“From what we gather, every family that has lived in this house was tied to music in some way, shape or form,” Vaughn said.

At the time Vaughn and his ex-wife moved into the house, it was, like many of the houses in the neighborhood, a rancher with one floor. As the family grew, expanding the house became a necessity and, in 2008, Vaughn and his ex-wife added a second floor to the home.

While the structural bones of the home remain largely unchanged since then, Vaughn and Robyn have imbued the house with a completely different energy.

Robyn and Vaughn studied music together at East Carolina University and grew extremely close during those years. Although they went their separate ways after graduating and married their respective partners, Robyn admitted she had been in love with Vaughn ever since meeting him in college.

After divorcing her ex-husband, Robyn reached out to Vaughn, who had recently separated from his wife, after not having seen one another in 15 years. After chatting over Skype, the two reconnected and began a relationship. Robyn and her daughter, Ava, moved from Canada to Vaughn’s Alexandria home in 2013.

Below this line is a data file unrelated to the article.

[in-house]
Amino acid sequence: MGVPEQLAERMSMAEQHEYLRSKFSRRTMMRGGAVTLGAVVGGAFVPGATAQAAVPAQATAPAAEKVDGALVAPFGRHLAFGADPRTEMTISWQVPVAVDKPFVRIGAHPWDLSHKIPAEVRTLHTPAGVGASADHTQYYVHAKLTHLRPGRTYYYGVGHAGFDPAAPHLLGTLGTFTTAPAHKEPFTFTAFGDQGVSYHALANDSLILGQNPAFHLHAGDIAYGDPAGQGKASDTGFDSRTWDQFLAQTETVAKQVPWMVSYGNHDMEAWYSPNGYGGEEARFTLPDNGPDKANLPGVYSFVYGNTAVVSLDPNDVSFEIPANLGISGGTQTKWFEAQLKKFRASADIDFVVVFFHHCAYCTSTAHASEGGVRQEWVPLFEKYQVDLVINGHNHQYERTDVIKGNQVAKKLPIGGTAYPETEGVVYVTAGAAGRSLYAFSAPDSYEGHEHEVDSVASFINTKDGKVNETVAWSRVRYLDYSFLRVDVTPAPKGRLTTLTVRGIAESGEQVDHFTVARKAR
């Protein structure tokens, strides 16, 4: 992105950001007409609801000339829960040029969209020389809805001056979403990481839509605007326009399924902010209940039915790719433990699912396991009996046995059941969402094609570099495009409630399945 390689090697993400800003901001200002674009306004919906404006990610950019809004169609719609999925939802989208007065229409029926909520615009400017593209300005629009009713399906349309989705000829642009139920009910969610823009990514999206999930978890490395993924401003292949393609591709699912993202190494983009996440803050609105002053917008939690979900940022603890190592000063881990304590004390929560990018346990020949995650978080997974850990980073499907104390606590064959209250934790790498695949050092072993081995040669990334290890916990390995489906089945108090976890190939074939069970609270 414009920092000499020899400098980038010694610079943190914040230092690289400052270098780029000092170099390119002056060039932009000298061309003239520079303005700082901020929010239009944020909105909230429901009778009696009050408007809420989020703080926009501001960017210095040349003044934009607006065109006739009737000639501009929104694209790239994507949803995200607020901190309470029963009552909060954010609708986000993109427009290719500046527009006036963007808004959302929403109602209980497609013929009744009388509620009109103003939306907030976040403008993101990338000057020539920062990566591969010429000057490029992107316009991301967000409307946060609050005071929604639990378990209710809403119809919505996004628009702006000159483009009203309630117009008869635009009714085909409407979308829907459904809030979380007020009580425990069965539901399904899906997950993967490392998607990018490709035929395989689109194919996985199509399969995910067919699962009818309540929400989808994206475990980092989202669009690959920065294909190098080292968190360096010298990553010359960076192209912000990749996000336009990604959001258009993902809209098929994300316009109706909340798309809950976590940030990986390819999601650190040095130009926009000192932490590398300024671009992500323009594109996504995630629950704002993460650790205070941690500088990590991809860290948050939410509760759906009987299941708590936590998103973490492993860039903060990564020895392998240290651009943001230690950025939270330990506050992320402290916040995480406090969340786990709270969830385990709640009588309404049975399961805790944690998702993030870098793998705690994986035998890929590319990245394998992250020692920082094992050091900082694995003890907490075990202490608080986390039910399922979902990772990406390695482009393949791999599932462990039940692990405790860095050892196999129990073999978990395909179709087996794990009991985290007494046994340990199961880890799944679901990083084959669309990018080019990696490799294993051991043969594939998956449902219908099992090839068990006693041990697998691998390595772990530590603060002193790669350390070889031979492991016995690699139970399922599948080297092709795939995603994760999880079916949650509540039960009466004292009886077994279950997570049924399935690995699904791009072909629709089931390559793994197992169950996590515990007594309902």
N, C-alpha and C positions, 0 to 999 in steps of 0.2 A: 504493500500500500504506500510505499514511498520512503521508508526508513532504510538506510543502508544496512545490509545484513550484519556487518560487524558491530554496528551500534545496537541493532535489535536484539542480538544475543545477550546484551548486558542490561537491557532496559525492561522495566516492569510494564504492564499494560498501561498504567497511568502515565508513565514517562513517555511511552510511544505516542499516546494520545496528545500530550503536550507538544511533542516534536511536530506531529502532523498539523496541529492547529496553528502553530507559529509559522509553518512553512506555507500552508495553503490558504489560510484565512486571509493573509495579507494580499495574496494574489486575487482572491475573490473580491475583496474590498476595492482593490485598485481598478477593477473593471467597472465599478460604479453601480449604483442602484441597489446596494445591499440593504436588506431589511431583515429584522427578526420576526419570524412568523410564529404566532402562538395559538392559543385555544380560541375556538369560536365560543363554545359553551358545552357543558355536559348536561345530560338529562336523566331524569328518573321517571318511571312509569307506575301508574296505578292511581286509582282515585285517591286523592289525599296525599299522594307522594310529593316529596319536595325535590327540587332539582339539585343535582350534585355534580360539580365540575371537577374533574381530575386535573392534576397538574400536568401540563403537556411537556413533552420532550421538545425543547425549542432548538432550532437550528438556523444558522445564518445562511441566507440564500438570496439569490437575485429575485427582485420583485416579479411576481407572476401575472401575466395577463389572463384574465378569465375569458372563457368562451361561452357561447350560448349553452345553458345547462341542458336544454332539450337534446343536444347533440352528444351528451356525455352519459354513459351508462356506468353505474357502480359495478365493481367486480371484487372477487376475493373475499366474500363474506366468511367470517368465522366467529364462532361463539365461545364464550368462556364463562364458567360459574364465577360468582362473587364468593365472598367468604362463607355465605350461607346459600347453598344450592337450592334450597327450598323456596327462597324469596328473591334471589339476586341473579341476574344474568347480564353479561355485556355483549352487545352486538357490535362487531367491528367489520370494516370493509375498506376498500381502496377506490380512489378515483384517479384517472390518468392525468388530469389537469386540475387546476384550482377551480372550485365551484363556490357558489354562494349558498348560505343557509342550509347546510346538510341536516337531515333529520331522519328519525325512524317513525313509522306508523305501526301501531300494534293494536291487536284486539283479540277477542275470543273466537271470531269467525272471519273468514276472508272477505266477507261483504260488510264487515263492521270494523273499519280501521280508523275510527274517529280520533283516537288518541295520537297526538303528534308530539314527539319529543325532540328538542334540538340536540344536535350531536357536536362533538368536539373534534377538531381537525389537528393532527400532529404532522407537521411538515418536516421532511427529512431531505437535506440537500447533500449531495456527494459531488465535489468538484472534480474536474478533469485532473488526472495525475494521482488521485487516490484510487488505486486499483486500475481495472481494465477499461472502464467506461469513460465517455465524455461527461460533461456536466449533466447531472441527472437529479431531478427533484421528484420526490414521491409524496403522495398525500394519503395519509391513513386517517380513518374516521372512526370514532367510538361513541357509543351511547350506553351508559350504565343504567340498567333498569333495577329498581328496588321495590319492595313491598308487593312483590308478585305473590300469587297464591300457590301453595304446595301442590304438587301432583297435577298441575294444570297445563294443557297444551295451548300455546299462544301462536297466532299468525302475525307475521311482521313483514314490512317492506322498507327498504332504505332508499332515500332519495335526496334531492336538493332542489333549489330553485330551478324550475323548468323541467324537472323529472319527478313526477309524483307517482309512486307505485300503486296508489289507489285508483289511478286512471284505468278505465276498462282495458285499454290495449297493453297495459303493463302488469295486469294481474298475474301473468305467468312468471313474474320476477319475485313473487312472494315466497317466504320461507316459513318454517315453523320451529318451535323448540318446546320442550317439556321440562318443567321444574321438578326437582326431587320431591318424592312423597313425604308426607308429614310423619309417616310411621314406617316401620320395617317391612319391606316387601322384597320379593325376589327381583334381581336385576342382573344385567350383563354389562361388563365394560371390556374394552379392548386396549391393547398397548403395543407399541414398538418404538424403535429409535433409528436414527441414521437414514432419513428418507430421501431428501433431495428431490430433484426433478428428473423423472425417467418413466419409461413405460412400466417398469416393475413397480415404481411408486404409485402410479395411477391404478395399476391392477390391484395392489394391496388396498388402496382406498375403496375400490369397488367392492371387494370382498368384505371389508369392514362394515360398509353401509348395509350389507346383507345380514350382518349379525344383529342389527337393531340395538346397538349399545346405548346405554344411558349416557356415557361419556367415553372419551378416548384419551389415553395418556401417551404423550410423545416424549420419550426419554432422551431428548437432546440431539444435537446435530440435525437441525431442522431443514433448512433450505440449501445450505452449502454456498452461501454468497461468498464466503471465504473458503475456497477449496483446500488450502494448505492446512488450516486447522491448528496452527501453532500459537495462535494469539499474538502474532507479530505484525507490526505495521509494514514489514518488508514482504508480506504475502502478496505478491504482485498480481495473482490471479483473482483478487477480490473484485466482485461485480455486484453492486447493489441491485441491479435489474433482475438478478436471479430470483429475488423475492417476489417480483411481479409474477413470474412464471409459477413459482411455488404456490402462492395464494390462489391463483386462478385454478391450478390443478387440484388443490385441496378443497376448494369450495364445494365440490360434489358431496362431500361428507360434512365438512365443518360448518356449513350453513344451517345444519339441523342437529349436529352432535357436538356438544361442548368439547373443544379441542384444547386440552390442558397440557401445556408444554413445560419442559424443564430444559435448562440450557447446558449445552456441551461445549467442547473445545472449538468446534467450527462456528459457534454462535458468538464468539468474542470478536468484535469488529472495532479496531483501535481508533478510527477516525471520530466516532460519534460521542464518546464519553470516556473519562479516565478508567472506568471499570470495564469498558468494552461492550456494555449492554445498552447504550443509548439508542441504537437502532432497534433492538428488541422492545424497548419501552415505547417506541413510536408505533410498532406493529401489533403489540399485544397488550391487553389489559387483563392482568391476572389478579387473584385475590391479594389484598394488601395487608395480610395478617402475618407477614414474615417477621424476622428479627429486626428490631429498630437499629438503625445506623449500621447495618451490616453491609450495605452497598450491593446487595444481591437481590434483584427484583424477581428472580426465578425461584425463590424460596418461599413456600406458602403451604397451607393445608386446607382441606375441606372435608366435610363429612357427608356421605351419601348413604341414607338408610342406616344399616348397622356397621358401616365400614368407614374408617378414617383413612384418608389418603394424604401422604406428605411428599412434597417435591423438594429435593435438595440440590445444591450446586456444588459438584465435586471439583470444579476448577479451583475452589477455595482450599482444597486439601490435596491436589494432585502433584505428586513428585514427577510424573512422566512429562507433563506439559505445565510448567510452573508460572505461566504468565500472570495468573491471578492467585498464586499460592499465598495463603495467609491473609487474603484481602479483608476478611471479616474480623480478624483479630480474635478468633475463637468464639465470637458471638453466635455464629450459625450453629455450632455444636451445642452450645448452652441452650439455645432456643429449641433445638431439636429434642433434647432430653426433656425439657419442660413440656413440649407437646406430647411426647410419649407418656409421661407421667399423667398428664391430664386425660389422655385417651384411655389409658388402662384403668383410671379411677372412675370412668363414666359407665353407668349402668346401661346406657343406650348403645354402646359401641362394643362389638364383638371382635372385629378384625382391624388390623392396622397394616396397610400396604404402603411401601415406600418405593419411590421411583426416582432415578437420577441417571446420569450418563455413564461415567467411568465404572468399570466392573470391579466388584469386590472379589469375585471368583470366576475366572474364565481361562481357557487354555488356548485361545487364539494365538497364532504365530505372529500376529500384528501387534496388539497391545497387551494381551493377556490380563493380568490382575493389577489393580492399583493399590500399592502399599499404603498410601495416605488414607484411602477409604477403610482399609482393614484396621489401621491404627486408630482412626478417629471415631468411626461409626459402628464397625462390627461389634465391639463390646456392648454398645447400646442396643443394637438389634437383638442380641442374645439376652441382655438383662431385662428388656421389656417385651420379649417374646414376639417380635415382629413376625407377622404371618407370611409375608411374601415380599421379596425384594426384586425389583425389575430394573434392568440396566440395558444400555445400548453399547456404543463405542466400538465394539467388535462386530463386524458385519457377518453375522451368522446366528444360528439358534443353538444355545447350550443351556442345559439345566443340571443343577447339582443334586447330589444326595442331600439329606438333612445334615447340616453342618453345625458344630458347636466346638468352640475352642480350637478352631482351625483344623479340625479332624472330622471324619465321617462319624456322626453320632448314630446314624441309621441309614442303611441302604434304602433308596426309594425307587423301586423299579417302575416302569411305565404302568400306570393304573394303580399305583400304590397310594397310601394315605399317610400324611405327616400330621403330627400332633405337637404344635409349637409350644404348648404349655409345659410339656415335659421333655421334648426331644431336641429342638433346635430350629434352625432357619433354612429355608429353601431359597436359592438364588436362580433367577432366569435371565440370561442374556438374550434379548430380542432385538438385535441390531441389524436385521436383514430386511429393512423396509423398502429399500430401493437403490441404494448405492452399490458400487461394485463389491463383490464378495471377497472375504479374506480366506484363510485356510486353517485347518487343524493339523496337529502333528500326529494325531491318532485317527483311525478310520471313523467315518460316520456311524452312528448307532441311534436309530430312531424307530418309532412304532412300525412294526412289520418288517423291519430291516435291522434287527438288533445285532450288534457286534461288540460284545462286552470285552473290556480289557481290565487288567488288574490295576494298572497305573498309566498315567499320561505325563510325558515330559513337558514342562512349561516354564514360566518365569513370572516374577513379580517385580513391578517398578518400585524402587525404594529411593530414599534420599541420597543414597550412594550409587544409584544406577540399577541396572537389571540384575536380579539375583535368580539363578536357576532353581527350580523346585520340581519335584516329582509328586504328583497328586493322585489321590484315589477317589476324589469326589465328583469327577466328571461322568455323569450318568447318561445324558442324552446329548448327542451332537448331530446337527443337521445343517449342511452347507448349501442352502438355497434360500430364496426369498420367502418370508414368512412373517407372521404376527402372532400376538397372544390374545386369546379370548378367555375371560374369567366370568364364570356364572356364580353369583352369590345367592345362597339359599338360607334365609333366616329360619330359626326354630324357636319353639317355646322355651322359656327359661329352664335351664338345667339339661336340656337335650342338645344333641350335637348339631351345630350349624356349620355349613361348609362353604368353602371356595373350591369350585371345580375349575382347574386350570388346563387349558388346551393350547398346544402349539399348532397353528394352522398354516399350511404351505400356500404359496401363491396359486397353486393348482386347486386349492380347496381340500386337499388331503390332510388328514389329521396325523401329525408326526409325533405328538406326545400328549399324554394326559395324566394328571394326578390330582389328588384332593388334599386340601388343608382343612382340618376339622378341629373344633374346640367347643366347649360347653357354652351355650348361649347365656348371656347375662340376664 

The Ambroses painted their front and side doors yellow to give them a visual “pop,” not knowing how vital the color would become for their home and neighborhood. (Photo/Cody Mello-Klein)

“For me, the experience was different because I knew that Vaughn had lived here with his former wife. So, moving in here was, ‘How do we make it ours?’” Robyn said. “That’s the key because I know for Vaughn, [the house] feels different. It looks different, but it feels different because that’s what love does.”